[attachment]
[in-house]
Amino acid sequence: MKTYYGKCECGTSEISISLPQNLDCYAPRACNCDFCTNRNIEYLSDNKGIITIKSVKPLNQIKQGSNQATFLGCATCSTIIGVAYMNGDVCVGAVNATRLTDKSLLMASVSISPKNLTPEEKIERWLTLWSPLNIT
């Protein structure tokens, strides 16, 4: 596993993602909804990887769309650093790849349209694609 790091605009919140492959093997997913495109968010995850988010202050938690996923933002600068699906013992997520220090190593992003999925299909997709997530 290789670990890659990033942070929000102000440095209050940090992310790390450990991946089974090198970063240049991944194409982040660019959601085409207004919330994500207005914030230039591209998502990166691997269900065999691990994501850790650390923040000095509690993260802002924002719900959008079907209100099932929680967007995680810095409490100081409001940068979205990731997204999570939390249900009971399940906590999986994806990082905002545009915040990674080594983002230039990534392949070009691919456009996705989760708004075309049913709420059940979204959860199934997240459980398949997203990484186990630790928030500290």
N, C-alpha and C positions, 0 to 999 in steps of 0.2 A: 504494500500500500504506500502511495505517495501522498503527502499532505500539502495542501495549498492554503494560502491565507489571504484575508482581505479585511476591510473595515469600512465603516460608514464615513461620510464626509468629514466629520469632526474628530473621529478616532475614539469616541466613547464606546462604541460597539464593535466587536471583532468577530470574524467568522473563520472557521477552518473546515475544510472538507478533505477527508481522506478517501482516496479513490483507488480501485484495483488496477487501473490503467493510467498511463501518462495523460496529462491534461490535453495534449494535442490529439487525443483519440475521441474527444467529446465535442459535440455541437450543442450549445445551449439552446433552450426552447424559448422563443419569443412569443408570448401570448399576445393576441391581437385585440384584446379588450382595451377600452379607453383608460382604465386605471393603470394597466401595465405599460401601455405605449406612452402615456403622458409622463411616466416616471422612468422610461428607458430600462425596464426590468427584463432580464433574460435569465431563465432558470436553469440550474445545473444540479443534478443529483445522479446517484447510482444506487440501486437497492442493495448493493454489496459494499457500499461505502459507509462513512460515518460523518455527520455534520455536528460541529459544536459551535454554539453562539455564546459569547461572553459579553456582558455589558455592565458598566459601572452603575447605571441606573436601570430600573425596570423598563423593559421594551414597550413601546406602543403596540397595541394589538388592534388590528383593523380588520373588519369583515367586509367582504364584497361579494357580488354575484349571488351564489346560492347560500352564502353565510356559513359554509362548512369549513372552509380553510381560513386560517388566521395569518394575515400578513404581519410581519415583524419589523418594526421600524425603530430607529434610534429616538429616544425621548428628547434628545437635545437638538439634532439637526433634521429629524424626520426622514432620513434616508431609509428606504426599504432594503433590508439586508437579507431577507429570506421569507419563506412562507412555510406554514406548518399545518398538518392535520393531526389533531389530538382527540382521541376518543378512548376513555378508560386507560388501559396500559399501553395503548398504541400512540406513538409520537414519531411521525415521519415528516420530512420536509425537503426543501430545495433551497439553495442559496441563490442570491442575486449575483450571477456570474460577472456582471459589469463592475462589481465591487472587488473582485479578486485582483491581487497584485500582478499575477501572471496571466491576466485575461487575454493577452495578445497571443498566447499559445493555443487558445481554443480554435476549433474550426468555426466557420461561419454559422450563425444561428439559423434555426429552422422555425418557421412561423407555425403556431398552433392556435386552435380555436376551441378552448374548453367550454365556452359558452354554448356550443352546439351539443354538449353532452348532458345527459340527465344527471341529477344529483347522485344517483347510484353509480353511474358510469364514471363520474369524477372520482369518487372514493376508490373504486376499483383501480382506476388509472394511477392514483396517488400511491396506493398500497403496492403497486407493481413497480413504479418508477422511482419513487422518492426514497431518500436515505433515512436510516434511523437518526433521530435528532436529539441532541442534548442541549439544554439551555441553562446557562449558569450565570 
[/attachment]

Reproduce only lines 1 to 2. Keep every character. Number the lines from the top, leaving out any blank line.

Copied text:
[in-house]
Amino acid sequence: MKTYYGKCECGTSEISISLPQNLDCYAPRACNCDFCTNRNIEYLSDNKGIITIKSVKPLNQIKQGSNQATFLGCATCSTIIGVAYMNGDVCVGAVNATRLTDKSLLMASVSISPKNLTPEEKIERWLTLWSPLNIT